No chance of debt distress
Bangladesh has a low risk of external and overall debt distress despite higher external borrowing in recent terms, said the International Monetary Fund.
"External and overall debt indicators are below their respective thresholds under the baseline," said the IMF's debt sustainability analysis (DSA), conducted to inform its executive board's decision on the $4.7 billion loan application from Bangladesh.
At the end of last fiscal year, the country's total public debt is $166.1 billion, which is 39 percent of GDP and well below the threshold of 55 percent.
Of the sum, $72.3 billion is foreign loan, which is 17 percent of GDP and well below the threshold of 40 percent of GDP.
And of the $72.3 billion, the World Bank accounts for $18.2 billion, followed by the Asian Development Bank ($13.3 billion), Japan ($9.2 billion), Russia ($5.1 billion), China ($4.8 billion) and India ($1.02 billion).
External medium- and long-term debt, which are mostly concessional in nature and helped finance infrastructure projects, is expected to jump in fiscal 2022-23 due to large taka depreciation, before gradually declining to around 14.1 percent of GDP by fiscal 2032-33 and 8.6 percent of GDP by fiscal 2042-43.
This decline is mainly driven by a gradual reduction in concessional financing beyond fiscal 2025-26, while financing from bilateral donors is expected to continue to increase, partially offsetting the lower concessional financing.
The majority of public debt over the last decade is domestic and denominated in local currency.
In fiscal 2021-22, domestic debt was about 56.5 percent of all debt, with the National Saving Certificates (NSCs) accounting for the lion's share.
"NSCs stifle the development of a domestic bond market as they provide a yield of around 10 percent for the majority of the NSC instruments, whereas government bonds of similar maturities provide a yield of around 7 percent," the IMF staff report said.
Subsequently, the lender called for continued reforms to align NSC interest rates to market-determined rates and phasing out the interest rate caps.
This would help debt dynamics by lowering the cost of domestic borrowing, improving monetary policy transmission and deepening domestic debt markets, it said.
Going forward, the debt scenario looks comfortable.
"All but one external debt indicators are below their corresponding thresholds under the most extreme shock, despite an initial increase due to large taka depreciation in fiscal 2021-22 and fiscal 2022-23."
The present value of debt-to-exports breaches the threshold under the most extreme shock to exports.
This temporary two-year breach (starting in 2025) of low magnitude is driven by large export fluctuations during the pandemic and the post-pandemic recovery periods.
"However, a short-lived and small breach, as well as favorable debt dynamics with declining external debt-to-GDP ratio path, supports the use of judgment and deviation from mechanical rating."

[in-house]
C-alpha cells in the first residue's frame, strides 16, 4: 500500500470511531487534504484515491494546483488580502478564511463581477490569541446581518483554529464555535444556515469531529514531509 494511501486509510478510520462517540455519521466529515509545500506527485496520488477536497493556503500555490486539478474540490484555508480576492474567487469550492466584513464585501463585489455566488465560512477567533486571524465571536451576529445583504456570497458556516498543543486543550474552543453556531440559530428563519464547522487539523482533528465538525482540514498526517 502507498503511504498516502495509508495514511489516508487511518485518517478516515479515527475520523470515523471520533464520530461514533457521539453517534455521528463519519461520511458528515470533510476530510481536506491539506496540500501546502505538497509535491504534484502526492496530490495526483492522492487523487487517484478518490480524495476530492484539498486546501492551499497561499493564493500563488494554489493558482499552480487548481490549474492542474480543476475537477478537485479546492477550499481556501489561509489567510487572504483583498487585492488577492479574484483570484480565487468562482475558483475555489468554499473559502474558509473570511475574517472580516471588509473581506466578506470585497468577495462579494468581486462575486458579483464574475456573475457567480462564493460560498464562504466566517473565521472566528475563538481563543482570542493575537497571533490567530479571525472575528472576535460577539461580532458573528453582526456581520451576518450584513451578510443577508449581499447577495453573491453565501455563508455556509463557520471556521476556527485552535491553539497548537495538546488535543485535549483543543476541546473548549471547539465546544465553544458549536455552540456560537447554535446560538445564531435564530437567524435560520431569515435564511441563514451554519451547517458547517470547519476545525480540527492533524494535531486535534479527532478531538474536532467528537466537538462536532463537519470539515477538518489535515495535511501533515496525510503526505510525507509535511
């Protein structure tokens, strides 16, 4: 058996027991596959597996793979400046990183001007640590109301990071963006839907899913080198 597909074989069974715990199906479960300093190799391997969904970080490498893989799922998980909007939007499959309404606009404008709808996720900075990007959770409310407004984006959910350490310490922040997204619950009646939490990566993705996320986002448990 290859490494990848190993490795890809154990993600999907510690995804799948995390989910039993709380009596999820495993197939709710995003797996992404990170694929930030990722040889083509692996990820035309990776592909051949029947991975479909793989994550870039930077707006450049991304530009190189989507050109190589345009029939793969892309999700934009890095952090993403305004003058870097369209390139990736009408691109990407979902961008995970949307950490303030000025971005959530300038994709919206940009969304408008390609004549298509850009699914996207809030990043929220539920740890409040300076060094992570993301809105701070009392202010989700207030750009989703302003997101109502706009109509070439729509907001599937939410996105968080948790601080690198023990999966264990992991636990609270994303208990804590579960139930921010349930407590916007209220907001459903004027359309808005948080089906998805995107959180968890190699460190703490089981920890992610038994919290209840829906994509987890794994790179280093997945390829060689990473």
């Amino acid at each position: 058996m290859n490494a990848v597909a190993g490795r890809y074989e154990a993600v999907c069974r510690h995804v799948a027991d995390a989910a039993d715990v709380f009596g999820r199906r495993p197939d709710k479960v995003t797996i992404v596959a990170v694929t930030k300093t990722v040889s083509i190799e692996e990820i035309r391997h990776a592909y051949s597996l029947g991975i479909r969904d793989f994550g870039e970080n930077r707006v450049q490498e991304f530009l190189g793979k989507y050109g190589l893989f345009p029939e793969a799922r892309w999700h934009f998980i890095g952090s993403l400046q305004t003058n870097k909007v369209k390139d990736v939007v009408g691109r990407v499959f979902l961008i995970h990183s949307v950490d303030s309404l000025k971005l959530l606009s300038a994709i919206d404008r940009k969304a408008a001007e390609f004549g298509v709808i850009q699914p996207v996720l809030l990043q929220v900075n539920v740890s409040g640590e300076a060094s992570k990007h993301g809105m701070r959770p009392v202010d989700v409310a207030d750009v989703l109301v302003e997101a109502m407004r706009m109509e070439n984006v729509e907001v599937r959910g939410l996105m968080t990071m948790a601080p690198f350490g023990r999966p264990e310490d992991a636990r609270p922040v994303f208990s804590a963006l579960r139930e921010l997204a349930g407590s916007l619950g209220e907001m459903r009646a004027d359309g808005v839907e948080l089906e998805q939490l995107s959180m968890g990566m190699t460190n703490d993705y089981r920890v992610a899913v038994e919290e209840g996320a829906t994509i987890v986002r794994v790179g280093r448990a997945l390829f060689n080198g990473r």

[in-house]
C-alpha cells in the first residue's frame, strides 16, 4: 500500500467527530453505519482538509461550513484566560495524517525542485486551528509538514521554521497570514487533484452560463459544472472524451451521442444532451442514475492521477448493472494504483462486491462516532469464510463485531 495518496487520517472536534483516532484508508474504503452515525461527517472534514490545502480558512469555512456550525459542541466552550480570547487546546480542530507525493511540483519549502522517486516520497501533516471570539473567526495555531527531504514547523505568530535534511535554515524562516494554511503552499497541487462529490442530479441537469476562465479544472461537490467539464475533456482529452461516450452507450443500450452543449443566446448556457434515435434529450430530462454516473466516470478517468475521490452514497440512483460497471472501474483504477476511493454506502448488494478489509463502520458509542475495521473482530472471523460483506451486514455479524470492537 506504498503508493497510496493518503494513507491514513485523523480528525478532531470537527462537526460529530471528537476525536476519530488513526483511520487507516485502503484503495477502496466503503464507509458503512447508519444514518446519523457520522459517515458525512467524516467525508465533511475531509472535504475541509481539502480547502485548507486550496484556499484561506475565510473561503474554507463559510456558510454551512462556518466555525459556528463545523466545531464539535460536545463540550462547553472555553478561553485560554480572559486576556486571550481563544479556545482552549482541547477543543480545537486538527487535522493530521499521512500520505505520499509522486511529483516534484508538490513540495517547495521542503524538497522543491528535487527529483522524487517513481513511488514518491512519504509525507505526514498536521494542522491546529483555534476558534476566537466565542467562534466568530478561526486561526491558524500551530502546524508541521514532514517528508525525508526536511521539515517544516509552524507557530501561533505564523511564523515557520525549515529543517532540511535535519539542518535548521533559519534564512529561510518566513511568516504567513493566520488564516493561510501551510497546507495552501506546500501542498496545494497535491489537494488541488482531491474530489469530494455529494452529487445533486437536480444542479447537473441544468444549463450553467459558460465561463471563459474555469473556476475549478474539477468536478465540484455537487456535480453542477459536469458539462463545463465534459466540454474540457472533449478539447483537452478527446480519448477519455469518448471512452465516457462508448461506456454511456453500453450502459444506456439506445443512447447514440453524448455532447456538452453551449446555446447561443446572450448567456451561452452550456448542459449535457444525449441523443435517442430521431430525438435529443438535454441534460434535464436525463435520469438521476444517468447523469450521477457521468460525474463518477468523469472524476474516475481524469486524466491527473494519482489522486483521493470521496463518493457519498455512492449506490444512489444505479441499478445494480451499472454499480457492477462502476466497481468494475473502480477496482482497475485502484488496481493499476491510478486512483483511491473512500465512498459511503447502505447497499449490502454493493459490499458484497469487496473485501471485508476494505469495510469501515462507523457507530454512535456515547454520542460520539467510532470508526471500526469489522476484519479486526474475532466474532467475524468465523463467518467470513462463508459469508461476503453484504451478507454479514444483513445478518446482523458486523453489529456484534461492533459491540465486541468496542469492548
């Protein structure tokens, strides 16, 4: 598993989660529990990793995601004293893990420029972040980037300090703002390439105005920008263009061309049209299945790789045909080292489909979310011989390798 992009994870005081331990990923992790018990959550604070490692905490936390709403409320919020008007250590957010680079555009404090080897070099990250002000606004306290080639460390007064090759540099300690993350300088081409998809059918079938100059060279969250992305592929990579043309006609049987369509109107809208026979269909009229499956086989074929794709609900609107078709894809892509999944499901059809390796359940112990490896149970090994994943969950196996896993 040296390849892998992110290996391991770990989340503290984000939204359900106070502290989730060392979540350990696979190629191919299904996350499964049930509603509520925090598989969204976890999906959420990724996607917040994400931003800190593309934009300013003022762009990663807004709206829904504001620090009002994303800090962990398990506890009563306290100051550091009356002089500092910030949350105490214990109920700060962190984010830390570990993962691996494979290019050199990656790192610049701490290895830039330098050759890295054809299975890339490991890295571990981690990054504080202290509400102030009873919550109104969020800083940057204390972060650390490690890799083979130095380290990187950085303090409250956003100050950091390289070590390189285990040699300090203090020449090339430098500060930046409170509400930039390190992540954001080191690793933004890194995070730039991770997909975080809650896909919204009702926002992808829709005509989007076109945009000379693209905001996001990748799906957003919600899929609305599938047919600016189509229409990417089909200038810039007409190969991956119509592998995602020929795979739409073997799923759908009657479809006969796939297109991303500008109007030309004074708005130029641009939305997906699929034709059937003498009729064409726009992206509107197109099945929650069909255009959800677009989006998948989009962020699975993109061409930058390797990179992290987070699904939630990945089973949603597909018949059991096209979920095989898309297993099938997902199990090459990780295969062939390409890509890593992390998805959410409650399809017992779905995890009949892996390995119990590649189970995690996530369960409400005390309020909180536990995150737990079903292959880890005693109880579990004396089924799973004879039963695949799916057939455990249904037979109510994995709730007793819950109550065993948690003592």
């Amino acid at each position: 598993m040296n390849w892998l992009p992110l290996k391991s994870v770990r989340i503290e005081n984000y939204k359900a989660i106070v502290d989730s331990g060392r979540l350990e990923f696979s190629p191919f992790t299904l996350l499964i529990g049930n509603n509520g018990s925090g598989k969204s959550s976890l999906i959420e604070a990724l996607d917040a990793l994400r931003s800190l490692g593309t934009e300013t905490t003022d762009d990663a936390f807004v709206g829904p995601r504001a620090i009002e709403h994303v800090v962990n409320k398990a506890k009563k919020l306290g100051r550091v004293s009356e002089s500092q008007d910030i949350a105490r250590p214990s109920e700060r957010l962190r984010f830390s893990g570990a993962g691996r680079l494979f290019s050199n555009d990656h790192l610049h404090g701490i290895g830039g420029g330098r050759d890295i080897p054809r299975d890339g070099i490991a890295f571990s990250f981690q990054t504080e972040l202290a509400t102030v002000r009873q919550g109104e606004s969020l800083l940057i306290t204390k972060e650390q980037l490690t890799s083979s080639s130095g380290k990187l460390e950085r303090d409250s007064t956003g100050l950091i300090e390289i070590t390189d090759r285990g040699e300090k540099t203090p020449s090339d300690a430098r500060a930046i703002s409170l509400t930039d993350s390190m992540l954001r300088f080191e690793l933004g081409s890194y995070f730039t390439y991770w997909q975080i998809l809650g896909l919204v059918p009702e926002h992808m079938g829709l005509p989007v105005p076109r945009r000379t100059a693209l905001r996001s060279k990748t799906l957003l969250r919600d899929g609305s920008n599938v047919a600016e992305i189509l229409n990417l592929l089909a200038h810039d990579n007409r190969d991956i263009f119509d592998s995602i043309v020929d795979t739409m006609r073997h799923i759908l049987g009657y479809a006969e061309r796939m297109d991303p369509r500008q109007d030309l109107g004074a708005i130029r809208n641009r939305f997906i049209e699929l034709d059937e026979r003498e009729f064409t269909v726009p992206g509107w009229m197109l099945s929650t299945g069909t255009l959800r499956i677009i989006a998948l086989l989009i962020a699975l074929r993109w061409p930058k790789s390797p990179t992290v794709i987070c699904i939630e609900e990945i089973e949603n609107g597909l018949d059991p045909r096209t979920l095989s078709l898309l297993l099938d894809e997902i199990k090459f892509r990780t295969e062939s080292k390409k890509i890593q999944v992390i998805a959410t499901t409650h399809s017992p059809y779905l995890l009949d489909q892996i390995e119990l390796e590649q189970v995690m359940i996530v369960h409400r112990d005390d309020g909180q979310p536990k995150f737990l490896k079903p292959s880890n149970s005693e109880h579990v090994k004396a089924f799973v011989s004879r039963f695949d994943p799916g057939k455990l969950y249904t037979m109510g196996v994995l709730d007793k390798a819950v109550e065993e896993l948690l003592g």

Due to large taka depreciation in this fiscal year (around 21 percent), the present value of debt-to-exports and debt service-to-exports ratios are at a higher level compared to the previous DSA.
Both debt service-to-exports and debt service-to-revenue ratios are on a declining trend and remain under the threshold under the most extreme shock of an export shock and a one-time depreciation shock respectively.
"Nevertheless, given the low share of external debt in financing mix, the projected increase in total debt service-to-revenue ratio could raise external debt rollover risks."
Indicators in percent of revenues are on a rising trend, with debt service-to-revenue ratio increasing from 48.2 percent in fiscal 2022-23 to 65.8 percent in fiscal 2032-33, thus further highlighting the importance of mobilising tax revenue.
In fiscal 2021-22, domestic debt service payments amounted to $31.9 billion in fiscal 2021-22 (7.5 percent of GDP) while external debt service payments amounted to $2.1 billion.
"Increasing the revenue-to-GDP ratio beyond the programme period will be critical in providing non-debt financing to growth-enhancing and climate-resilient infrastructure projects."
Overall debt-to-GDP is expected to "increase moderately" to around 42.1 percent by fiscal 2032-33, which is well below the threshold.
Growth is projected to be slower in fiscal 2022-23, compared to the previous DSA projection, but is expected to exceed the previous growth path in the medium to long term, supported by additional external financing and accelerated reform agenda under the IMF programme and programmes by development partners, including the World Bank.
Risks are tilted to the downside and include intensifying spillovers from the Russian invasion of Ukraine, rising commodity prices, a slowdown in major export destinations, elevated defaulted loans and prospective losses from natural disasters.
The authorities remained cautious about contracting external debt, especially commercial debt, the report said.
They underscored that several reforms underway, including domestic revenue mobilisation, public financial management, and public debt management, will help improve the debt dynamic and ensure fiscal and debt sustainability.